Ammonia Testing

Ammonia can occur naturally from the decaying of organic matter, but it is also produced in large quantities by humans. It is also used in fertilizers, and in the production of plastics, pharmaceutical and petrochemicals.

Although at low concentrations, ammonia is generally harmless, at high concentrations ammonia will cause damage to vegetation and is an irritant to the eyes and nose. Ammonia is incredibly toxic to aquatic life, so ammonia monitoring is essential for aquaculture applications.

  • Drinking water – Ammonia can be present as a result of disinfection using monochloramine, or as a result of leaching from materials used in water pipework construction. Levels of ammonia greater than 0.2 mg/L N may lead to taste and odour problems when chlorine is used as a disinfectant.
  • Environmental (surface/groundwater) – When natural materials are broken down by bacteria, ammonia can be formed as a by-product. Increased levels are caused by iron rich soil, humic deposits, being near a forest, or fertilizer and faecal contamination of the water.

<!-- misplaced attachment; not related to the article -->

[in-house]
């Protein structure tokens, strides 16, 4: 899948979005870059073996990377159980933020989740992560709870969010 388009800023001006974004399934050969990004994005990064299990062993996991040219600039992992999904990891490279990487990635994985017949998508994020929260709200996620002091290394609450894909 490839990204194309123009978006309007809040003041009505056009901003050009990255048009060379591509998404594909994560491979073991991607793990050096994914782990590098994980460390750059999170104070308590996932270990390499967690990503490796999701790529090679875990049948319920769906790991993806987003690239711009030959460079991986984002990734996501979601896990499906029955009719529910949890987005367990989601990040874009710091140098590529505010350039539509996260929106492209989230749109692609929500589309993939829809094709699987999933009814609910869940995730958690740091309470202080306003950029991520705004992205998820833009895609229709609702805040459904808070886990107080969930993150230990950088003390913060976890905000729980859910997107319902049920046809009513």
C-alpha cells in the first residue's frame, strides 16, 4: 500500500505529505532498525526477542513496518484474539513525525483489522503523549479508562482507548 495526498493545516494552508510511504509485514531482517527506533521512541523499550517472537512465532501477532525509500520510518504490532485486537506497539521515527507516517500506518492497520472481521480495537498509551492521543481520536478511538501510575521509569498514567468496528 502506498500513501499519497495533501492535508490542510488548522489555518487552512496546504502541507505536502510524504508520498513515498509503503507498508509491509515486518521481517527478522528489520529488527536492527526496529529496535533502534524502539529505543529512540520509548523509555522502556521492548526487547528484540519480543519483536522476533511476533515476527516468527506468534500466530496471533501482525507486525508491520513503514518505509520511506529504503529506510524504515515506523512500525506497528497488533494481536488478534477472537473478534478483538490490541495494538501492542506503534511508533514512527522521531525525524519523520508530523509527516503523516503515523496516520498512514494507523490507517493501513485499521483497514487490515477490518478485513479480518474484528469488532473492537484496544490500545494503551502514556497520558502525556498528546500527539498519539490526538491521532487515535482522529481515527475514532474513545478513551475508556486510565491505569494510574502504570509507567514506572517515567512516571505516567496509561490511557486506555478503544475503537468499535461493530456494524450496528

• Wastewater – Bacterial action can cause ammonia levels to reach extremely high concentrations. Removal of ammonia from wastewater is carried out using the Nitrification Process to convert ammonia to nitrate before denitrification.
  • Aquaculture– Ammonia is a waste product of aquatic life which must be closely monitored due to its poisonous effects, especially at lower pH. In a well-established aquarium, ammonia will rapidly be converted to nitrite and eventually nitrate. Most aquariums aim to have zero ammonia present.
  • Soil, irrigation and hydroponics – Fertilizer addition is a major source of ammonia, but the natural nitrogen-fixing bacteria found in soil will draw nitrogen from air and convert to ammonia as part of the nitrogen cycle. Hydroponic nutrient solutions introduce nitrogen as an ammonia salt. Ammonia is also frequently present in soil as a result of urea dosing.

 

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NH

NH4+(Ammonium)

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